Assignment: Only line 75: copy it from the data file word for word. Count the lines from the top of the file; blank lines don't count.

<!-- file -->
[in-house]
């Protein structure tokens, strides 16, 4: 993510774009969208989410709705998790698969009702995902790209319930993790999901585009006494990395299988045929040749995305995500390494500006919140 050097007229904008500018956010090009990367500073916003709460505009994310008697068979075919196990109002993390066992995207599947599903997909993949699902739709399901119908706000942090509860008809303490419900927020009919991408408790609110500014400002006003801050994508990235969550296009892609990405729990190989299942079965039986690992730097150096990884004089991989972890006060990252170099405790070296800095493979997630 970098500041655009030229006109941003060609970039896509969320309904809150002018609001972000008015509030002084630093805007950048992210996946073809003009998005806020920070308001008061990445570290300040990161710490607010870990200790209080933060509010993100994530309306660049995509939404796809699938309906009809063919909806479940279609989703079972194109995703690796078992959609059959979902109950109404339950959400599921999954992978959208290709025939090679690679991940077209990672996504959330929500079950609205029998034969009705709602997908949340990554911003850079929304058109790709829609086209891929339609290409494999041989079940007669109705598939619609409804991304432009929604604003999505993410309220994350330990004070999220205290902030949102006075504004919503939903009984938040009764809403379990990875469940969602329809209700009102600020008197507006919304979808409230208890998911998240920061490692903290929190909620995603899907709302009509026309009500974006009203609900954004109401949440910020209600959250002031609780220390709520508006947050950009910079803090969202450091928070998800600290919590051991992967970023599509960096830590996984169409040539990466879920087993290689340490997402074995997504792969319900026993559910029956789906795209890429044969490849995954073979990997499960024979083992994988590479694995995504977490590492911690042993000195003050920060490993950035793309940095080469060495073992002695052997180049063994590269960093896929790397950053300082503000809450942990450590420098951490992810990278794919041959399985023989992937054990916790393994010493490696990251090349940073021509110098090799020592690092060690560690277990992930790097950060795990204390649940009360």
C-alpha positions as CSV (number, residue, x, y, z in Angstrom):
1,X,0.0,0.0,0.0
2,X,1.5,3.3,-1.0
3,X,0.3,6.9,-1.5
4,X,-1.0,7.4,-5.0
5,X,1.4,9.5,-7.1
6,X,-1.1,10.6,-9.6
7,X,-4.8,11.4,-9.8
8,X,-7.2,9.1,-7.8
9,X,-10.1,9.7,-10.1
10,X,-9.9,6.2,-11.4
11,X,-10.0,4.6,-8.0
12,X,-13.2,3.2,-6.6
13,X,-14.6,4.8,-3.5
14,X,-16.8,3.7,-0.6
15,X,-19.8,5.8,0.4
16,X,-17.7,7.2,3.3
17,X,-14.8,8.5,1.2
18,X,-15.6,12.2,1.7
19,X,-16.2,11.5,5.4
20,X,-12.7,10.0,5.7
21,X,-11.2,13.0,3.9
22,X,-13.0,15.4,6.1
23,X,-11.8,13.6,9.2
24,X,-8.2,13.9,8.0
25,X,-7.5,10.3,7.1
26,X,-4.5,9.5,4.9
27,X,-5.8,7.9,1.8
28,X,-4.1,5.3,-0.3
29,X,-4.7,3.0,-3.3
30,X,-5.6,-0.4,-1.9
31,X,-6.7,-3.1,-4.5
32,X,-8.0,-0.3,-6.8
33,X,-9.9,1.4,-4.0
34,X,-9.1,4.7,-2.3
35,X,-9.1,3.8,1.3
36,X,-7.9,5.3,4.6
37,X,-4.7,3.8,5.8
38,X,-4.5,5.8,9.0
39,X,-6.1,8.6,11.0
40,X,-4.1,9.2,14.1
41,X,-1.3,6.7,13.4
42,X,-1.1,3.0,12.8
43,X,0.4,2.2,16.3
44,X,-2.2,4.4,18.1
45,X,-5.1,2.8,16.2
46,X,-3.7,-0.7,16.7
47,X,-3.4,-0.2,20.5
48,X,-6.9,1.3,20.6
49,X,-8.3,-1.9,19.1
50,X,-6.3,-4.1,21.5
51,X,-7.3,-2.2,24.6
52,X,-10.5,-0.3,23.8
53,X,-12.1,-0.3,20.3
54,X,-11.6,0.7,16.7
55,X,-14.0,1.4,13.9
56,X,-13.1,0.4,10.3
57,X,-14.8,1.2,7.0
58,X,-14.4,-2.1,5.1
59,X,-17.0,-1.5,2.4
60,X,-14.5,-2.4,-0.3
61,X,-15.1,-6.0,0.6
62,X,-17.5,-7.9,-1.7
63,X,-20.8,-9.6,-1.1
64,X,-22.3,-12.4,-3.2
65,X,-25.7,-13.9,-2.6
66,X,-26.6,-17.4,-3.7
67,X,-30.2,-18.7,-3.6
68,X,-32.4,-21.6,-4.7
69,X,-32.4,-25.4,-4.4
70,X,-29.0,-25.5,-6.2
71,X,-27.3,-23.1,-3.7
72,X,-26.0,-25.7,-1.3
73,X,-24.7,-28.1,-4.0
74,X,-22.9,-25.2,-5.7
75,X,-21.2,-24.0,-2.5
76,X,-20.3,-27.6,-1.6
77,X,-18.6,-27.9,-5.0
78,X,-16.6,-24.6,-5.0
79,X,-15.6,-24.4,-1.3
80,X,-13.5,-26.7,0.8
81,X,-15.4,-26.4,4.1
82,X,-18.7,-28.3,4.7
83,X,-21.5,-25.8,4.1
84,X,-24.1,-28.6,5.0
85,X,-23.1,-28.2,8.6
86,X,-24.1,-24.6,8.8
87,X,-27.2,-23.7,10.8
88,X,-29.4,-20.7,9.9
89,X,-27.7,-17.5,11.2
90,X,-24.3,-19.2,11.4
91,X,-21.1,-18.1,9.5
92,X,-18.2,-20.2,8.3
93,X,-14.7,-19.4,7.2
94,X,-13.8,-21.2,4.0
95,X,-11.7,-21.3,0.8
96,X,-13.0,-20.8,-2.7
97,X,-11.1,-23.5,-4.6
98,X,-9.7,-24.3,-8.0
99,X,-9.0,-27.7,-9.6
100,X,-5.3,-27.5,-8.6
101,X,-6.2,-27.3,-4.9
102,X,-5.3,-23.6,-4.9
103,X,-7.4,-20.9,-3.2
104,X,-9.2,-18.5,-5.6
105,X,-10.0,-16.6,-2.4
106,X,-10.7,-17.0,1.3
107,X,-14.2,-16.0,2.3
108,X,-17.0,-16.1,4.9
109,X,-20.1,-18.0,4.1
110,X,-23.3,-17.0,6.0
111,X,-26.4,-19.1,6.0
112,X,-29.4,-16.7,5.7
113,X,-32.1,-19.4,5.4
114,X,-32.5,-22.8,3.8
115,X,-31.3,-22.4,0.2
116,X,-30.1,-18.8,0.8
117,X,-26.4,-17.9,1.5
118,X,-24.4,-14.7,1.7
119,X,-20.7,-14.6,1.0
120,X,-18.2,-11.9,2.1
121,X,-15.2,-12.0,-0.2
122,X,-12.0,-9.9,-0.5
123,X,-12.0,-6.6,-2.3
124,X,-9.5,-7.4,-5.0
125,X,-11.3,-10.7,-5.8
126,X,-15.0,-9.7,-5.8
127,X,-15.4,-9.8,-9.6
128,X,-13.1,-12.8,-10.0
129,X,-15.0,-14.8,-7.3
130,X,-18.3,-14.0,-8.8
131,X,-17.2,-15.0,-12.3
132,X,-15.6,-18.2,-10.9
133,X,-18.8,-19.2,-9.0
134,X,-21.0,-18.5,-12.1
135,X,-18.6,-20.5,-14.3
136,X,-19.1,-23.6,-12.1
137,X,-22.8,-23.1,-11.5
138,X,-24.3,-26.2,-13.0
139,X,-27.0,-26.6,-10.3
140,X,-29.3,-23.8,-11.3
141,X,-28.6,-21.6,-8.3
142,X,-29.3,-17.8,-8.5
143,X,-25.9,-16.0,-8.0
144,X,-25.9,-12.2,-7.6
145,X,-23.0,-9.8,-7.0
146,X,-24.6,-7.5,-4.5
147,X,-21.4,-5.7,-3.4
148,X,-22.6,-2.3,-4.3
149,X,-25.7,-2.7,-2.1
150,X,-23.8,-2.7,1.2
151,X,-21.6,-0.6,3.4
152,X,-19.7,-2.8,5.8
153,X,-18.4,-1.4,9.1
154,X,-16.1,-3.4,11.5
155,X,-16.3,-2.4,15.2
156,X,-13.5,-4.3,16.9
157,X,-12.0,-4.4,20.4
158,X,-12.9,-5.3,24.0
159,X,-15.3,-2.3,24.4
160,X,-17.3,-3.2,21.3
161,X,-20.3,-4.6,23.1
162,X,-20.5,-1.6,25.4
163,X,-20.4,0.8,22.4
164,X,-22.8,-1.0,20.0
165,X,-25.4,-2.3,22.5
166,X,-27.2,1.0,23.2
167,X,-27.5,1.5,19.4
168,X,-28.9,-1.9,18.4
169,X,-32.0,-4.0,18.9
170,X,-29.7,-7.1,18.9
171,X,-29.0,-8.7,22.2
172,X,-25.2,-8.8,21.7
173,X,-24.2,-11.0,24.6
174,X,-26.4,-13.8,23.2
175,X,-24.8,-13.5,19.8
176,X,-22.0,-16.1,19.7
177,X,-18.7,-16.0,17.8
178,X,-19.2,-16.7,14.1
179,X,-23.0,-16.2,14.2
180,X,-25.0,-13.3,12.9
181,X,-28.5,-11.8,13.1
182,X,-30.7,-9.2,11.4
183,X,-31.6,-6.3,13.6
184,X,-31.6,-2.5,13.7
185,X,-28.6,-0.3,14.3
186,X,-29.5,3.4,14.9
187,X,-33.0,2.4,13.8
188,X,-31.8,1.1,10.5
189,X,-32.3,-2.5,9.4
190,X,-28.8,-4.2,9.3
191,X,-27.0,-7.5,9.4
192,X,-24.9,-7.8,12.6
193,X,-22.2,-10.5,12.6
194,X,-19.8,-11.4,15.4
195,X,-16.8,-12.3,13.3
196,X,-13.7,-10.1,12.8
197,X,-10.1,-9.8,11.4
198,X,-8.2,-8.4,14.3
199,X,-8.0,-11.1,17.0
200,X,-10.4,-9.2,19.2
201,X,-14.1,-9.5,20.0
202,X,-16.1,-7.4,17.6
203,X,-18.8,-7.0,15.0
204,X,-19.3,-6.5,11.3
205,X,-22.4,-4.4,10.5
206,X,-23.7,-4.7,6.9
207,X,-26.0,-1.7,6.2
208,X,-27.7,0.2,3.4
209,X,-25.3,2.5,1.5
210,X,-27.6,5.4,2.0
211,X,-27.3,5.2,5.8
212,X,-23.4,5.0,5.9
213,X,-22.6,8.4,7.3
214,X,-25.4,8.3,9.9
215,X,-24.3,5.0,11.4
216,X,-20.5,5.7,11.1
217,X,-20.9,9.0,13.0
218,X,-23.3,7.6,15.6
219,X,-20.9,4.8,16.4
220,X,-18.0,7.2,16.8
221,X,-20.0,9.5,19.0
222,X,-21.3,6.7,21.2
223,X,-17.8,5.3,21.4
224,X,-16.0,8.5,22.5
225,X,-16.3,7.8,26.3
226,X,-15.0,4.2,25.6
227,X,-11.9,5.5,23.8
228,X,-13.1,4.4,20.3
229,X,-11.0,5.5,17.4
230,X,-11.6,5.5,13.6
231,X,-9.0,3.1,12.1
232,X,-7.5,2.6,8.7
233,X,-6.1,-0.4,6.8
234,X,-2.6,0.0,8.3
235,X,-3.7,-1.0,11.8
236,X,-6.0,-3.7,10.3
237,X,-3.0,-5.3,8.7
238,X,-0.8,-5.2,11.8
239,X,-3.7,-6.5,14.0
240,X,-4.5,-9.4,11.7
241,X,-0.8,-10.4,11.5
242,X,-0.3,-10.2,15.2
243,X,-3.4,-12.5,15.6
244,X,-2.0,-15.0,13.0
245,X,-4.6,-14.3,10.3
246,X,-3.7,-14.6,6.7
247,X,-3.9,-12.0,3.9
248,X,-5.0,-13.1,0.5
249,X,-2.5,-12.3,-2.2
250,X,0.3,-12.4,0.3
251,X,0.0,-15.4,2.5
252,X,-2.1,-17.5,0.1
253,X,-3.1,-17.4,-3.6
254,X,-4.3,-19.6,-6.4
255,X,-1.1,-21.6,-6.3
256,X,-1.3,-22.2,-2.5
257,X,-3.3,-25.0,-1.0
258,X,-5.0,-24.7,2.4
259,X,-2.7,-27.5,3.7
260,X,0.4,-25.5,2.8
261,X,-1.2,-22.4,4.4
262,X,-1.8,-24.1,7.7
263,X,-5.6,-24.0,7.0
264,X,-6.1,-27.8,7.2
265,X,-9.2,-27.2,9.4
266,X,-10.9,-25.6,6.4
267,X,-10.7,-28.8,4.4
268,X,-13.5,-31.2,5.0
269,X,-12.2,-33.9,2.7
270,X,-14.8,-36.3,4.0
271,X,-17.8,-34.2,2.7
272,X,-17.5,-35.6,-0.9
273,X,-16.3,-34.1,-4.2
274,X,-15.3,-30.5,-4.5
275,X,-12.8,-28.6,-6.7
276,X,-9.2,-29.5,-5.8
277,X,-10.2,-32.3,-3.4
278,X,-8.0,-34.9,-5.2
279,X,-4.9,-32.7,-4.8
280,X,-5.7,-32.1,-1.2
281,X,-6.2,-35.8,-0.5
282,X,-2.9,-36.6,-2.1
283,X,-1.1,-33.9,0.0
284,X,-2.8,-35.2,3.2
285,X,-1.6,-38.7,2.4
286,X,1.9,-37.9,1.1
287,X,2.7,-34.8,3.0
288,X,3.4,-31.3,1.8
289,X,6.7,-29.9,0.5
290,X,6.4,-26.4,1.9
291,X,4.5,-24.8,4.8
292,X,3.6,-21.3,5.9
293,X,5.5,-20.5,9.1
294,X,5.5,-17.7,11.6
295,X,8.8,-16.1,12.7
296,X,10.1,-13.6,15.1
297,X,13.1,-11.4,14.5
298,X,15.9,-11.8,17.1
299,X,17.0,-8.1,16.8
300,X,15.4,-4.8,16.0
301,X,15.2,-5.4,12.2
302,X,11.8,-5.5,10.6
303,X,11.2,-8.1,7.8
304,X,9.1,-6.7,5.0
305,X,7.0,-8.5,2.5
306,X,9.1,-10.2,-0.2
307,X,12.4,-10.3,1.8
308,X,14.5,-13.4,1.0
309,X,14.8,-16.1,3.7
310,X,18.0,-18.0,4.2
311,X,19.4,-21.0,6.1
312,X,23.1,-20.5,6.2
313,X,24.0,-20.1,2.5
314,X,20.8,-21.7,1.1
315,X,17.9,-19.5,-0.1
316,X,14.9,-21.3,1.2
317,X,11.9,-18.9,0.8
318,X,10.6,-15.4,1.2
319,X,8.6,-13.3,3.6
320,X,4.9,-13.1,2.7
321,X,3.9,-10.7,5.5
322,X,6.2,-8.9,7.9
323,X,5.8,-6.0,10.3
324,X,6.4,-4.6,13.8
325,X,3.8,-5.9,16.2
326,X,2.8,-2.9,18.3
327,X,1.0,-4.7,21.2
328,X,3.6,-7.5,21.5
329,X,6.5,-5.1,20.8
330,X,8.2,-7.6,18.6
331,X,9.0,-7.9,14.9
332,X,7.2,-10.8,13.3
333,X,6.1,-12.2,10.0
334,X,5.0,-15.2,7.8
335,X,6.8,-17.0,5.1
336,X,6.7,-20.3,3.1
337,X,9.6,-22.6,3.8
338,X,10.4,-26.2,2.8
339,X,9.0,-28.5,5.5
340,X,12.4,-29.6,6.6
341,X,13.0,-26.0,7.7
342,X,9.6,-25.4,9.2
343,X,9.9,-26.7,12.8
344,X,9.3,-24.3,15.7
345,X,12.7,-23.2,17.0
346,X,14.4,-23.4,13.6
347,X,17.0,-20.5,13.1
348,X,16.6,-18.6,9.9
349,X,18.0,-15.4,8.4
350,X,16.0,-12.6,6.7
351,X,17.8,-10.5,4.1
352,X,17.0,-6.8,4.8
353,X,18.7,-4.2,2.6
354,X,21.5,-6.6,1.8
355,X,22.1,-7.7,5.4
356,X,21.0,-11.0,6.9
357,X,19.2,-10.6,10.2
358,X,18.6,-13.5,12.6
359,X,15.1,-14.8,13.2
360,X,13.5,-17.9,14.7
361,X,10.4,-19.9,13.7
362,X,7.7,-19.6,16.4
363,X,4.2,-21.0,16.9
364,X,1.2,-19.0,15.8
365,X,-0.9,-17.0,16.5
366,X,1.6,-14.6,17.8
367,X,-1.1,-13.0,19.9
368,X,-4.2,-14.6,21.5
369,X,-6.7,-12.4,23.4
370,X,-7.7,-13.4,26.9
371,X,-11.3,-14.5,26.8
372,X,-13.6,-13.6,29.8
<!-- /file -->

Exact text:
72,X,-26.0,-25.7,-1.3